I felt like I had been kicked in the gut. As the air escaped from my lungs, my mind was reeling from what I had just heard. Since I was considering a particular degree program for graduate school, I was a little unsure of myself, trying to navigate my way into a career that reflected my passions. Because I knew I wanted to work with people with disabilities, I thought having a conversation with the Director of Disabled Student Services on campus might give me some direction and food for thought. After I asked what I considered to be some pretty intelligent questions, I was interrupted.
“I don’t think you will ever get a job, Lorraine. But you are disabled and a female, I’m sure somebody will feel sorry for you.”
One of the reasons I had decided to attend that particular university starting in 1987 was because it had a national reputation for being accessible to people with all kinds of disabling conditions. The compactness of the campus made getting to classes in my wheelchair manageable, and the fact that I needed extra time to write on essay tests due to my limited finger dexterity was easily accommodated. For decades this university had prided itself on meeting the needs of students who had various challenges. It was hard for me to wrap my mind around the fact that the Director of Disabled Student services didn’t think I was employable. I left his office feeling like Charlie Brown after Lucy took away the football. I struggled to get out the door before the tears took over.
It didn’t feel fair. I could live with the fact that I would never drive and would always need caregivers, but a job? I always expected that having a job would make me feel a little bit like everyone else.
When I got back to my dorm room that day, I did a lot of soul-searching. Looking back, I was not entirely hopeless. I had held a few summer jobs before. In order to gain some work experience in junior high school, I answered phones and did some office work for the church attended. There was also a summer that I was a counselor at a camp for children and adults with disabilities. At each position, I had to be creative in figuring out ways to complete some of the duties assigned to me. Some things I needed were out of reach, and some places I needed to be, did not have ramps at the entrance. That was the way the world had always been.
A few months later, on July 26th, 1990, I was at my parent’s house watching the late news. The major story of the day was that George W. Bush had signed into law the Americans with Disabilities Act, which meant that government agencies, public transportation, and places of public accommodation like businesses, restaurants, and schools had to be accessible to those of us with disabilities. I was particularly excited that the ADA included a section on employment, which said that if a candidate for a job is qualified for that job, employers cannot refuse to hire them because of their disability.
After President Bush signed the law he said: “Let the shameful wall of exclusion finally come tumbling down.” Maybe there was some hope after all.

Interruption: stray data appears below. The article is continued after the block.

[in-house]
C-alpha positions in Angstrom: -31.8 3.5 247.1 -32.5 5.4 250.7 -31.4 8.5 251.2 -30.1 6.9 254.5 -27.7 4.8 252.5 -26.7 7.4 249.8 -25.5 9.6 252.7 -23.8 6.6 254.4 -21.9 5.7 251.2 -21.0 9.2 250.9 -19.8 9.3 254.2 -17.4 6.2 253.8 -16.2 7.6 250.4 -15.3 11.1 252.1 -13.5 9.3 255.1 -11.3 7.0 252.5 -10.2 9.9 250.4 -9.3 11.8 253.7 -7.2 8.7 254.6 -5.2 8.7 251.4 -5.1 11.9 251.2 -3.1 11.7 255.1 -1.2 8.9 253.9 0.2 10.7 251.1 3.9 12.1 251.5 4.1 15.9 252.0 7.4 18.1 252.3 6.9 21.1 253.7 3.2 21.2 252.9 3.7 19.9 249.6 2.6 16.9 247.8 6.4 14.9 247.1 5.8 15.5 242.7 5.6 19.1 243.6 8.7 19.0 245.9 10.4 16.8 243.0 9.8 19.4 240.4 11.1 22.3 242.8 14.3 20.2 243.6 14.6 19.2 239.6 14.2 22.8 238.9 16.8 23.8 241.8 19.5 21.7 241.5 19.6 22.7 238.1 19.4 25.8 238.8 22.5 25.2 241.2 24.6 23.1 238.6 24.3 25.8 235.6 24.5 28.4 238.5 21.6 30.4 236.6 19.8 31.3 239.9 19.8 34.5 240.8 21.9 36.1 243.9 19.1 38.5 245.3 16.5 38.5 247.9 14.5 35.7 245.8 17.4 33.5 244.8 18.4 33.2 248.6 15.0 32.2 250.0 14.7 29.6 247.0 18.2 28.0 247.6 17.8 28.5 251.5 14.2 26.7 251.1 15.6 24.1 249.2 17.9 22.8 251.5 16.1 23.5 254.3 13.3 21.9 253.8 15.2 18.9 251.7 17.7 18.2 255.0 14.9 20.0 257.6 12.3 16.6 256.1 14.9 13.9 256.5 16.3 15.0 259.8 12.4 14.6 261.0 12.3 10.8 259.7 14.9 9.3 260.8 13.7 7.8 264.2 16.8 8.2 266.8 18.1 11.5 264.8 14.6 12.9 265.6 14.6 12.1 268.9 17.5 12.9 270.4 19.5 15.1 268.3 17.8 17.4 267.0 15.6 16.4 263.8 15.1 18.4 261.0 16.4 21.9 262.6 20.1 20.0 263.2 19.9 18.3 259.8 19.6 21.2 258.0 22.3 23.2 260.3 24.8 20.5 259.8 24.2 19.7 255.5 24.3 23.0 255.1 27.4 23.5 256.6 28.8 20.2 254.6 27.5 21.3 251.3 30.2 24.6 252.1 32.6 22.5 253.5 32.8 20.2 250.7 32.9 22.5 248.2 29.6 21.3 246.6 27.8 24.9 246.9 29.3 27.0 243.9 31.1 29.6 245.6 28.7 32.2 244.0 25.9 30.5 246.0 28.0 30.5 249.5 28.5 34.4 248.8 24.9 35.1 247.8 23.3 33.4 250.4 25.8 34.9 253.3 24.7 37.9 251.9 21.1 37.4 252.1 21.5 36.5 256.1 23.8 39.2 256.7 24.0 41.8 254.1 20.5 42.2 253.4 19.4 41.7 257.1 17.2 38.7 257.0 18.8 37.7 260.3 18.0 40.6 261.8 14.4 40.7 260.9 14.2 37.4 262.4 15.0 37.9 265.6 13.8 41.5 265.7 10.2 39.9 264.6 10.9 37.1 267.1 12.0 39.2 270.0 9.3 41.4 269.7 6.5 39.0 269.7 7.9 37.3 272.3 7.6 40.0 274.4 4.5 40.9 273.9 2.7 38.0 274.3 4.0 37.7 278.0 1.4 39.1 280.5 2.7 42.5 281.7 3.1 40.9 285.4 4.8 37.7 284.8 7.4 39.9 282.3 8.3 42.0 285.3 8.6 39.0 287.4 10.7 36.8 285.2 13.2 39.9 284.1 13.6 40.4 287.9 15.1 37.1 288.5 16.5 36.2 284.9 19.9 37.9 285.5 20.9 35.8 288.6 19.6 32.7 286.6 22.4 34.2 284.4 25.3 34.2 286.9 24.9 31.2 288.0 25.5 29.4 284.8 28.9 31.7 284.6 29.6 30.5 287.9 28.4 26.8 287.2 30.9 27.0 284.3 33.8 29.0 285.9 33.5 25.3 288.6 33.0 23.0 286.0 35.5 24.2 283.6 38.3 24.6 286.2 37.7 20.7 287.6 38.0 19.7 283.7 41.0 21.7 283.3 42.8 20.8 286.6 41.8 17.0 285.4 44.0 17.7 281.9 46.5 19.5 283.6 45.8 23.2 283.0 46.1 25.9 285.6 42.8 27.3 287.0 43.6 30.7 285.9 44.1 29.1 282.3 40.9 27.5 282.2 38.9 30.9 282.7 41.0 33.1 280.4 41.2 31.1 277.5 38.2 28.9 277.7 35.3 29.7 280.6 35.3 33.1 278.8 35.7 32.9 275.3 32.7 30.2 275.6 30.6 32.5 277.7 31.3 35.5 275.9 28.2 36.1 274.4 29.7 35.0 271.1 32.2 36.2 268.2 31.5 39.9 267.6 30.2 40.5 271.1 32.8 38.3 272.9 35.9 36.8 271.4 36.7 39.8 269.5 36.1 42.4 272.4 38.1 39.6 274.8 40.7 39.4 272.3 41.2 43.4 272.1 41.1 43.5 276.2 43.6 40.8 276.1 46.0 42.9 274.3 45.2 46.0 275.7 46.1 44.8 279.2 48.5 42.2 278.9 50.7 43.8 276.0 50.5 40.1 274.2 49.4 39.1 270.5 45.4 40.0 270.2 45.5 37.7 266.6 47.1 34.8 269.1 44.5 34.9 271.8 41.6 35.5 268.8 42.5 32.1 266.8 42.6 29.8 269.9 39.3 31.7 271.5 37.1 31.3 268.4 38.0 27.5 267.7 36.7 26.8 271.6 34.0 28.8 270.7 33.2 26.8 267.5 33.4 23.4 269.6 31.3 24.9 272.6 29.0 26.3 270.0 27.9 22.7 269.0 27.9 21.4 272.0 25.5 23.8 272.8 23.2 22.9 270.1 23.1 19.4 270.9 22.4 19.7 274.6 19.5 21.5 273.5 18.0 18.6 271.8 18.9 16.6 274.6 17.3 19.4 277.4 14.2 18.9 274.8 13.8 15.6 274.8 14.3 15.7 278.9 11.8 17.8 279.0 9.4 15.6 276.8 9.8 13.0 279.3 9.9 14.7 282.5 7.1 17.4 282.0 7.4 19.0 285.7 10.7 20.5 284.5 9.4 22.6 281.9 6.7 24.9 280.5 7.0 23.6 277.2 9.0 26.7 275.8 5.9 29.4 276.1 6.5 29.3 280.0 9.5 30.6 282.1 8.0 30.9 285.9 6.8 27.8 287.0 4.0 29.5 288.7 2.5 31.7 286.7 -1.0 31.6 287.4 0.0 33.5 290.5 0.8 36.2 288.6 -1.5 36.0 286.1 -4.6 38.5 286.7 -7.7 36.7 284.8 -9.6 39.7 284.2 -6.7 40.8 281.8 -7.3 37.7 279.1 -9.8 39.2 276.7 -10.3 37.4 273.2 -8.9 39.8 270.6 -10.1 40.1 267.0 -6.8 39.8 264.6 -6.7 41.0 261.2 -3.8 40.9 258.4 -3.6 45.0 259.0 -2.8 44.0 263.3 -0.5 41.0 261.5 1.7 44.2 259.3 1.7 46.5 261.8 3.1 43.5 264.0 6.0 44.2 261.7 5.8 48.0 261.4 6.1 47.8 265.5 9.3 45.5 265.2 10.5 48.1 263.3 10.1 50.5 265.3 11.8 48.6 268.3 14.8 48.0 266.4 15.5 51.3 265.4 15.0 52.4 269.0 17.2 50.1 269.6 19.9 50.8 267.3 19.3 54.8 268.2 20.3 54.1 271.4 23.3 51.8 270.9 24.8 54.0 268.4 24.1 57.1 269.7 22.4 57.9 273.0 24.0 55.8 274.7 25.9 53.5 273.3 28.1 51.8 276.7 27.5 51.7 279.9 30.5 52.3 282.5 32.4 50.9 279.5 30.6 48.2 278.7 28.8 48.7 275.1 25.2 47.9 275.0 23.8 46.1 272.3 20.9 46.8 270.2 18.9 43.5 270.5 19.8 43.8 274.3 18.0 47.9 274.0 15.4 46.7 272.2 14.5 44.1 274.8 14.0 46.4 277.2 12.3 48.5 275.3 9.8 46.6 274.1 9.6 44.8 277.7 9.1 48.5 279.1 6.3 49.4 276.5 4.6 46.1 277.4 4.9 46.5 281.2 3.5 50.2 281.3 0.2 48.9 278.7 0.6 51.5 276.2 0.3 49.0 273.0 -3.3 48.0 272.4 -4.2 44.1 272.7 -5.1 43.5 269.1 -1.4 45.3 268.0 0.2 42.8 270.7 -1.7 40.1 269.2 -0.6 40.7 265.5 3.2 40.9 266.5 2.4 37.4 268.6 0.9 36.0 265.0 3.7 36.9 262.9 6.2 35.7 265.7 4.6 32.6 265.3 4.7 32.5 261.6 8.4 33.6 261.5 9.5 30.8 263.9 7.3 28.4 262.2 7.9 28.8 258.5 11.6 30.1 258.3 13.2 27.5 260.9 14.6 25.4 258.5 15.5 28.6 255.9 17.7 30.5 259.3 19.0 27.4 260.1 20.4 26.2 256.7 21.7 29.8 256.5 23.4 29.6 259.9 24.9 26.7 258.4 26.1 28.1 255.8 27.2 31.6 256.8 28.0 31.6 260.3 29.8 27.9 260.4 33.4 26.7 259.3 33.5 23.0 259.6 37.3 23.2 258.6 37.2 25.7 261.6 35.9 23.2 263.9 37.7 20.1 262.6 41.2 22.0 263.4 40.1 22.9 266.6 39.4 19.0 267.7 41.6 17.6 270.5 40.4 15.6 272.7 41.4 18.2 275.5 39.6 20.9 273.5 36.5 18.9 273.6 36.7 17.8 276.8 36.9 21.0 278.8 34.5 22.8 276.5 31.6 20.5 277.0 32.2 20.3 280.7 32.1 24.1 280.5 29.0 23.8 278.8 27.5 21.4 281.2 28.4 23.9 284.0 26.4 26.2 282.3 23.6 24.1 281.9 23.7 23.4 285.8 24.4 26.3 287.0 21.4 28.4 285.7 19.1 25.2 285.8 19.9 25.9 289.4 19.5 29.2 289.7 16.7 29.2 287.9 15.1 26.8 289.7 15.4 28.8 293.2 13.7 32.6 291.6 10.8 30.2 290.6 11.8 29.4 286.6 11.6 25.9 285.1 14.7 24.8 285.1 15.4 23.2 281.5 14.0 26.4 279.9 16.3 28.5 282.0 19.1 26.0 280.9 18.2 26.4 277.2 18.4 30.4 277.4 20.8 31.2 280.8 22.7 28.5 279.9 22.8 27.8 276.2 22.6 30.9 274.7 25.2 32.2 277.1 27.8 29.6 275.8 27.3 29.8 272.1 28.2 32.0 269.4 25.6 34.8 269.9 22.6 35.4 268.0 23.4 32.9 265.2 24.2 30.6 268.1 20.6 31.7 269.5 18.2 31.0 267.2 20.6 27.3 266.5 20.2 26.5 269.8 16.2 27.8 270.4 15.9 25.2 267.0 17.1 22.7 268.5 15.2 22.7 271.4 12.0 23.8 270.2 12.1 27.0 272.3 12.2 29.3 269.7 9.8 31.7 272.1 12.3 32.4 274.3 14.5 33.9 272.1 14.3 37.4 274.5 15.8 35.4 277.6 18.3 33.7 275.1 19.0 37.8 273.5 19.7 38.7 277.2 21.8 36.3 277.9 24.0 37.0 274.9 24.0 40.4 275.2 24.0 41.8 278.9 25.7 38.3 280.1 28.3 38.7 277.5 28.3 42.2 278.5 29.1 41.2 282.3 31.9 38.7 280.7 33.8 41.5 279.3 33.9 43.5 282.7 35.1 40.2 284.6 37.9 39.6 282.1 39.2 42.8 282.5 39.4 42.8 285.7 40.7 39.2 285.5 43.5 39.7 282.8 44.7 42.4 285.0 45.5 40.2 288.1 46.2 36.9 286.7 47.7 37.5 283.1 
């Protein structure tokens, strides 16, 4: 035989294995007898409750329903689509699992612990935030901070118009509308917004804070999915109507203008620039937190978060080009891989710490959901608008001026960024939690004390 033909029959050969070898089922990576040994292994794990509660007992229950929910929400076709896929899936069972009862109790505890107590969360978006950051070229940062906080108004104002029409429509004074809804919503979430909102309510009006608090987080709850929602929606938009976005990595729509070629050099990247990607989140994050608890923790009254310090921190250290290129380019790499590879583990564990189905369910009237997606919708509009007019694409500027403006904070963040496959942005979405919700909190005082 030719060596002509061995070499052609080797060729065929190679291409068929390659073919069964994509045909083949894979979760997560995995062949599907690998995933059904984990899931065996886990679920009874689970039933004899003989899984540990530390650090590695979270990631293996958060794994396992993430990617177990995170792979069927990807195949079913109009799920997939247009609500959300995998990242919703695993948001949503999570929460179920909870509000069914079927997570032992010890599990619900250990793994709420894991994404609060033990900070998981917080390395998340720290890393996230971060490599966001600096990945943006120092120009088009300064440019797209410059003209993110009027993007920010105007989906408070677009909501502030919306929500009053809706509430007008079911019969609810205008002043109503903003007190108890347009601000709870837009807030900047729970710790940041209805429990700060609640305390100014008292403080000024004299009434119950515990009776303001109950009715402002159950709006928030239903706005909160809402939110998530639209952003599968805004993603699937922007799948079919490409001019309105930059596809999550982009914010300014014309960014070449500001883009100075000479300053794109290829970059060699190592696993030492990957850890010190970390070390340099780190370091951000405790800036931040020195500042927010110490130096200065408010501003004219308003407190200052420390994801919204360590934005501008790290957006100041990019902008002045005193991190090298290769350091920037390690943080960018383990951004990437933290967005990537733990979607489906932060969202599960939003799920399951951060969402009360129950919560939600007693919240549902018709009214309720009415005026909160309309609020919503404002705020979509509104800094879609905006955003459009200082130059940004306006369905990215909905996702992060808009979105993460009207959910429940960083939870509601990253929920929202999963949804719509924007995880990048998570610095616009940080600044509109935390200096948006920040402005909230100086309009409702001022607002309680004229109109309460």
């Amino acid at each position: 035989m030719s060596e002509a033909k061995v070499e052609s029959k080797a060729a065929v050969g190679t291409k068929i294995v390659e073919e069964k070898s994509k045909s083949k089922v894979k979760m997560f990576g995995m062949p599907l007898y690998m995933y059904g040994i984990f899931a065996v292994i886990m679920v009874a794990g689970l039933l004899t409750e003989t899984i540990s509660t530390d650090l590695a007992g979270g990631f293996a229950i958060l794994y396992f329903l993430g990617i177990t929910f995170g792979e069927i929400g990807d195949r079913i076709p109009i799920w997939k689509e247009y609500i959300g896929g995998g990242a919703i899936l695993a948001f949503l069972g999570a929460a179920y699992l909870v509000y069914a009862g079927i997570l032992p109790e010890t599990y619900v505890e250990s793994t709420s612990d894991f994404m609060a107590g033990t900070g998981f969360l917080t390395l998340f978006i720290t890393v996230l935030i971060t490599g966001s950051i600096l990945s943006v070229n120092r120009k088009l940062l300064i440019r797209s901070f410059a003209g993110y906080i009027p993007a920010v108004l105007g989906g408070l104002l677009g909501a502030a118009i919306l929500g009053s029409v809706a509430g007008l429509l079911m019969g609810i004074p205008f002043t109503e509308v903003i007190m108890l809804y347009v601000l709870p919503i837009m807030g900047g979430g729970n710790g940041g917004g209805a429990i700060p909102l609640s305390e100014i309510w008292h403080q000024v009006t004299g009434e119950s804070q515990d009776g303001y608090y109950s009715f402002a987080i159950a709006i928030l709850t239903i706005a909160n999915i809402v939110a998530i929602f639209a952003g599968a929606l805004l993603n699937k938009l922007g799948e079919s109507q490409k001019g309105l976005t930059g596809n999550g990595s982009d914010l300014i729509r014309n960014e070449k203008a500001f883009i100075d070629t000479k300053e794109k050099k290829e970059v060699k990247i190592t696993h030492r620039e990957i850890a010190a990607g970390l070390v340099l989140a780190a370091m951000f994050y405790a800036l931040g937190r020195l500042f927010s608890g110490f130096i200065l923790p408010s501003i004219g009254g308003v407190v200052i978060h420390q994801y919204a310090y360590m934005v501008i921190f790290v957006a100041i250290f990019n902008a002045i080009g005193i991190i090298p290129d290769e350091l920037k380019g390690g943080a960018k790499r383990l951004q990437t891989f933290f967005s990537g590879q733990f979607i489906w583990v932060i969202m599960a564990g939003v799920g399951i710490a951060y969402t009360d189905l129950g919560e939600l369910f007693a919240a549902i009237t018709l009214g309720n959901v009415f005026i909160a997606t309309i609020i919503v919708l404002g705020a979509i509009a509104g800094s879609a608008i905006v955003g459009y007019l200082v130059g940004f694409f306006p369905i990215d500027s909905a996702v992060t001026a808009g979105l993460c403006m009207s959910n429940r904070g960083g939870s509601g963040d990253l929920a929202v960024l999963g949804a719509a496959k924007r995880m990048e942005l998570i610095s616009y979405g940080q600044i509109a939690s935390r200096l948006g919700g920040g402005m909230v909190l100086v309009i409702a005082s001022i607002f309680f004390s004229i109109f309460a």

In the years since the passage of the ADA, I have had some significant health issues that prevent me from working full time. However, I regularly post to a blog that I love, which is about my experience living with a disability. It has been an honor to have been published numerous times and to write for online magazines and United Cerebral Palsy’s national website on occasion.
I got an email the other day from the editor of a magazine that explores issues, people and places specific to our hometown. He asked me if I would be interested in taking over a column called “Hometown Heroes.” The column highlights people who are doing good things in our community. It was right up my alley. In my response, I expressed my one concern.
“Nathan, I know that interviewing people goes a million times better when a reporter does so in person, and I know that private homes aren’t always accessible. Would it be OK with you, and do you think it would be OK with whoever I would be interviewing to ask them to meet me in a public place for the interview? I would also probably always have a caregiver with me.”
His simple, direct reply came early the next morning. “Lorraine, if anybody you interview is not willing to meet in a place that is the most accessible and comfortable for you, I would have trouble profiling them as a hometown hero.”
Well. Alrighty then.
The polar opposite attitude of this editor compared to the Director of Disabled Student Services of the college I attended was like the difference between an iceberg and ice cream. The Americans with Disabilities Act has been on the books for the last 25 years. That means for the first time in history there is a generation of people who grew up in a world where they don’t know anything different than inclusion. This editor who communicated with me a few days ago understood that I was entirely capable of doing the writing he was asking of me. Whatever adjustments were necessary for me to accomplish the task were okay with him, and he expected them to be okay with members of the community as well. When I had an appointment with him in his office to discuss details, he met me outside so he could show me where the accessible entrance to the building was.
Accessible parking places make my life easier, as do larger restrooms and wider doorways when I go out in public. However, I will always consider the change in perception of people with disabilities to be the greatest achievement of the ADA.